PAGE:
Artist and curator John Schuerman grew up on a farm in southern Wisconsin. He used to trap and fish.
"And I hunted," he recalled. "I don't do that now."
When he heard about the mass shooting in Las Vegas earlier this month, he was saddened, but not surprised. Schuerman doesn't consider himself a victim of gun violence, but he's been closer to it than he'd like on several occasions.
While he was in college, his own brother took the family hunting rifle and held their parents at gunpoint through the night.
Years later, a neighbor's 5-year-old son found a loaded pistol in a laundry basket and accidentally killed himself.
Someone else was shot in the alley just behind Schuerman's south Minneapolis home. The list goes on:
"Last year somebody in our neighborhood reported to the police that he left his car running in the wintertime to warm up and somebody stole it, and oh by the way there were ... loaded rifles in the back seat, so they should be careful when they go looking for it."
Now Schuerman has organized a group art exhibition about gun violence. "Culture as Weapon" opens this Friday. He said he wants to use the show to create a conversation that is about more than just guns.
"What is it about us, our culture, our times, our history that has brought us to where we are, which is to have this problem in epidemic proportions for decades and decades without seeing any real progress on it?" he asked.
The exhibition features photography of children playing with toy guns and colorful paintings on target practice sheets. Faces printed on the floor of the gallery force visitors to walk on the victims, blurring them over time, just as our empathy fades in the weeks following a shooting.
Christopher E. Harrison has a piece in the exhibition. He also has a personal connection to gun violence.
"Some years back I was at a friend's party," he said. "Some people were on the porch and some were inside. And all of a sudden you heard these gunshots, and so I ran in the house. And before I realized it, my friend said, 'Oh, Chris, it looks like you got hit, man' ... and I didn't even notice. I didn't feel anything."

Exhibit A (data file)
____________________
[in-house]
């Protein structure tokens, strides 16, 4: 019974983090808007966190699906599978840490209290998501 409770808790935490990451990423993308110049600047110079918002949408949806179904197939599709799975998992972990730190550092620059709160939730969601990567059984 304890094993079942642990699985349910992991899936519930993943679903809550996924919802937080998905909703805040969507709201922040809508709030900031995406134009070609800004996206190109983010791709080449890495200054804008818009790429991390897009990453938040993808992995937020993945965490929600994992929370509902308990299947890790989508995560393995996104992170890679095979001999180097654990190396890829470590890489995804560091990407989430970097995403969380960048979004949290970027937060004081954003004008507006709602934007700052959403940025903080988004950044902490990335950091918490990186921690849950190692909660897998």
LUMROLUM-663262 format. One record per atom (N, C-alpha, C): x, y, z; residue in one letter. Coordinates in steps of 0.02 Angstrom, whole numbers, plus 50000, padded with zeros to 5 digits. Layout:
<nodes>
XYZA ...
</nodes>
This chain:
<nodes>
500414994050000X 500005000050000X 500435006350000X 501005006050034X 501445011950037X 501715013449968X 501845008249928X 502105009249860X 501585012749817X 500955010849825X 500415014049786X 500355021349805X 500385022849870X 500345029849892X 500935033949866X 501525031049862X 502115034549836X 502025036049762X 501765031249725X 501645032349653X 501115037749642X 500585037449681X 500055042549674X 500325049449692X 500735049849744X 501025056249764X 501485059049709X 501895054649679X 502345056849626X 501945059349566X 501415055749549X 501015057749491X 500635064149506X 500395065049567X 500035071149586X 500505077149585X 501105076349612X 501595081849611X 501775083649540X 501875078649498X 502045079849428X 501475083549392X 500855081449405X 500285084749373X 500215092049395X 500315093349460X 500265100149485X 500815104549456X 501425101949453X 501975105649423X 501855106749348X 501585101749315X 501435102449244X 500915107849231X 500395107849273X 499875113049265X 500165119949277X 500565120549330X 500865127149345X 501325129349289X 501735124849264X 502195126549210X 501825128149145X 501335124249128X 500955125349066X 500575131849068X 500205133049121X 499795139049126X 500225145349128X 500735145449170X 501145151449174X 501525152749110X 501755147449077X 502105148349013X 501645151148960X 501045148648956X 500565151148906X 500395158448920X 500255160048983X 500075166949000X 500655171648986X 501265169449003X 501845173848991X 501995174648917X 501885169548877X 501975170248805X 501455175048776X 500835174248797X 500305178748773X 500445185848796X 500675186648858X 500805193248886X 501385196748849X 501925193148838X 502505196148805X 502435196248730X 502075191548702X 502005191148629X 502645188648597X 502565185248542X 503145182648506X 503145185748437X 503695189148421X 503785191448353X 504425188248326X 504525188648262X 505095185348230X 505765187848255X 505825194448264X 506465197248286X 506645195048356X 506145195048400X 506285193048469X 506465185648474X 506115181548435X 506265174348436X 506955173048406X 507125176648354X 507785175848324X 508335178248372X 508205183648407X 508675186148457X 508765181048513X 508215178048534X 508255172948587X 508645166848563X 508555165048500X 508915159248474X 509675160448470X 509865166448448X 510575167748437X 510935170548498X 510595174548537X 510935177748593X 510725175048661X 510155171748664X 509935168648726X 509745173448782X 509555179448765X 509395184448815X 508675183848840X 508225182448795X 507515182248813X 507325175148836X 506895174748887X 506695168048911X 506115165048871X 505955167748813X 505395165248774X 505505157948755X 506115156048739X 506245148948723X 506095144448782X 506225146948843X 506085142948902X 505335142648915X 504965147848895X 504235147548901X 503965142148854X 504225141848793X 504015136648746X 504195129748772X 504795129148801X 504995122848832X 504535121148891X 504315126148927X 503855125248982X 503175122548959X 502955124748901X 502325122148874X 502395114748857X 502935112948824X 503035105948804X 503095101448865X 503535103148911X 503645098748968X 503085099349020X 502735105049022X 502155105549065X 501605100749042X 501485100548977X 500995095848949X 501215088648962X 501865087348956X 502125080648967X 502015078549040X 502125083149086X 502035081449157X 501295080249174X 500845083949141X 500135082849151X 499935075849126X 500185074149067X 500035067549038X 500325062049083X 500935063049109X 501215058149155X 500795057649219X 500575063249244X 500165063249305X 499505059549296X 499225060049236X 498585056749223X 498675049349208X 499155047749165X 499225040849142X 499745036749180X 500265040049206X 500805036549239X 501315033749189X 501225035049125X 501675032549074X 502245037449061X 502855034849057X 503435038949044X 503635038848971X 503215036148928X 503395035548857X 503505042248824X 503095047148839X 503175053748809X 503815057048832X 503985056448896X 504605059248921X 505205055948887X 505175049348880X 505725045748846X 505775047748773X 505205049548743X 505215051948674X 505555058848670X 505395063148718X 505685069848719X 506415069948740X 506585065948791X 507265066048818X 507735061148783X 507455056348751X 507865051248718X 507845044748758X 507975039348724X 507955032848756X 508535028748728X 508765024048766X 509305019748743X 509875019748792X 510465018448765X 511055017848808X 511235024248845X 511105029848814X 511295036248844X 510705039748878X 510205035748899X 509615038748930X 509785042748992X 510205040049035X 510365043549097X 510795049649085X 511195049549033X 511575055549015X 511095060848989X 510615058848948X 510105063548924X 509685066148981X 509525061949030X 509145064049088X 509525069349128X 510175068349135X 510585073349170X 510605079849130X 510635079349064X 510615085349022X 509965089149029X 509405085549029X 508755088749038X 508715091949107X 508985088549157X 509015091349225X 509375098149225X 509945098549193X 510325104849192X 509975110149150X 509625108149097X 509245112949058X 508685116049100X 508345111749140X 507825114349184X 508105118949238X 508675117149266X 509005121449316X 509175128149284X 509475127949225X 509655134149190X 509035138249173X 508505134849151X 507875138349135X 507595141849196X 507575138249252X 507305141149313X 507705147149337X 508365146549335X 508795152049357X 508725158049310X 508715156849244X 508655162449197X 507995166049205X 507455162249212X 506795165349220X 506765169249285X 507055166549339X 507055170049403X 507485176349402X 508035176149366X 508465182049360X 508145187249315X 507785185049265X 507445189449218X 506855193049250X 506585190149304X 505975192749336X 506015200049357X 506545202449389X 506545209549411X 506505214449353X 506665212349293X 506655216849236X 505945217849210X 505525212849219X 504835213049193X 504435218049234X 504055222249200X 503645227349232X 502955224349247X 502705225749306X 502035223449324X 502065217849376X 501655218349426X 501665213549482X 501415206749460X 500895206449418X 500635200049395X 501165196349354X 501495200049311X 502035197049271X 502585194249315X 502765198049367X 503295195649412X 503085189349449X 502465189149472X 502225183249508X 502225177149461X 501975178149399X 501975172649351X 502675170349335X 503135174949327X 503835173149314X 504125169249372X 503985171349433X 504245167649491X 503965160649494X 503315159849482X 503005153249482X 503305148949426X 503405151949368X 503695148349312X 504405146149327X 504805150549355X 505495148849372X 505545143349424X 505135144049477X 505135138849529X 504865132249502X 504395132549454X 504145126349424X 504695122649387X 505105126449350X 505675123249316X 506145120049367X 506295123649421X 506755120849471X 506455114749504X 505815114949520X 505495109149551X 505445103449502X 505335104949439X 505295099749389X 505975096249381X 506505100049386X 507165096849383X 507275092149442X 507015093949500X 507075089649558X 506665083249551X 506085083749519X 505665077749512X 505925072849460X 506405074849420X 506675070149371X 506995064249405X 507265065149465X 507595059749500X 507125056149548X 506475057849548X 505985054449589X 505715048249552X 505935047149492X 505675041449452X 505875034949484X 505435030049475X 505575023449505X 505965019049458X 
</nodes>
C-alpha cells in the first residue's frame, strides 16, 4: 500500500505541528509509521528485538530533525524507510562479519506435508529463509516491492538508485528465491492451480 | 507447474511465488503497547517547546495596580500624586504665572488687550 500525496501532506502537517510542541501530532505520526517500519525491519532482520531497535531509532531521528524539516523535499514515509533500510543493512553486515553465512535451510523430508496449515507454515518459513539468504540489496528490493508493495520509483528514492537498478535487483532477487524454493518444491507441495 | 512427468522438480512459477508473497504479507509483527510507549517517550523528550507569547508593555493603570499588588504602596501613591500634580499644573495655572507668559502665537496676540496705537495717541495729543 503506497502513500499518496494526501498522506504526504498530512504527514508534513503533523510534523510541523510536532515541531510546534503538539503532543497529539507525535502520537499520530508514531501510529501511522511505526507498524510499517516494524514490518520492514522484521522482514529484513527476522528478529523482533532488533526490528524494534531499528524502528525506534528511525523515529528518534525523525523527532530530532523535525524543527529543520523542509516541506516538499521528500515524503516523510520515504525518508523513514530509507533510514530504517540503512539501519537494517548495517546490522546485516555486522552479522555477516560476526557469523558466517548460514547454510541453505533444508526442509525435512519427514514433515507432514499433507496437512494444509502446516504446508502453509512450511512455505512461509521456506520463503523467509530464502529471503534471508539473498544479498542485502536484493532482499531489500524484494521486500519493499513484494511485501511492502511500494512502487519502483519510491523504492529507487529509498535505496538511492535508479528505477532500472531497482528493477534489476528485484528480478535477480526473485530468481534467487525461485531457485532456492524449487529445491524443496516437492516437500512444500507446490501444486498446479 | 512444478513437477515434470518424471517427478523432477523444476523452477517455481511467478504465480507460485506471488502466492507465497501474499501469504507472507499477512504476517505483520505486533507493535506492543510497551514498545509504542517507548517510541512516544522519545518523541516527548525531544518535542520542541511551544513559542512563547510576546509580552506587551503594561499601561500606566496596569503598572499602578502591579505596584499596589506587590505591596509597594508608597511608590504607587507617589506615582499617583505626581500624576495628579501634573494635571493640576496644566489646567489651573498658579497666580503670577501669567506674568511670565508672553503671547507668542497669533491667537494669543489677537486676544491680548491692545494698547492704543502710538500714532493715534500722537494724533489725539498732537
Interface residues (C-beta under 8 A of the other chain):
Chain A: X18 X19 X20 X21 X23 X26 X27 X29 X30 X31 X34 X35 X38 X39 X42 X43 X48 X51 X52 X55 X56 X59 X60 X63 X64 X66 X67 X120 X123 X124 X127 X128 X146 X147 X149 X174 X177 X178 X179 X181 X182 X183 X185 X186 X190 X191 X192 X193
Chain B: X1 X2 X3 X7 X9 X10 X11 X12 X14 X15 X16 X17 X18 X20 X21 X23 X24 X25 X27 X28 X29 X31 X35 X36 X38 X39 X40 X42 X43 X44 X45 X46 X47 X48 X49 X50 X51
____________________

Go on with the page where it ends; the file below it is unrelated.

Harrison had been hit in the shoulder.
"I guess if it were an inch or two over I could have been paralyzed or something like that, so I got pretty lucky there," he said.
For the show, Harrison drew a TEC-DC9 — a semiautomatic handgun. Then he erased it, so that only a pale blurry image remains.
"I thought that that concept — taking something and just totally eliminating it to the point it's barely there — I think there's something interesting to that," he said. "I wanted to express that we can erase these things from our minds, but they're still there."
Curator Schuerman also has a piece of his own in the show. It's inspired by the most brutal act of gun violence he's connected to.
On the afternoon of Sept. 27, 2012, an employee who was being fired brought a gun into Accent Signage Systems and started shooting. He killed five people before he turned the gun on himself. Another victim died from his wounds in the hospital days later. It was the deadliest workplace shooting in Minnesota history.
Schuerman had worked with the company on several occasions, serving as the general manager for a few years, and he knew almost everyone involved. His piece is called "A Counting Installation." He says it's from the point of view of the shooter.
"There were so many things that were counted out in advance by the killer," he said. "He had 12,000 rounds of ammunition. He had 18 packets of anti-depressants in his home when the police came in and found it. He had been late 35 days for work."
Schuerman's installation takes viewers through the killer's obsessive-compulsive counting and organizing leading up to the shooting. Creating the piece took him to a dark place for a while, he said, but he thinks it was worth it. When the Las Vegas shooting happened, "my mind quickly went to feeling better that I at least had something to put my energy into, rather than simply feeling helpless and hopeless," he said.
"Culture as Weapon" runs this Friday through Oct. 28 at Space 369 in the Dow Building in St. Paul.
Your support matters.
You make MPR News possible. Individual donations are behind the clarity in coverage from our reporters across the state, stories that connect us, and conversations that provide perspectives. Help ensure MPR remains a resource that brings Minnesotans together.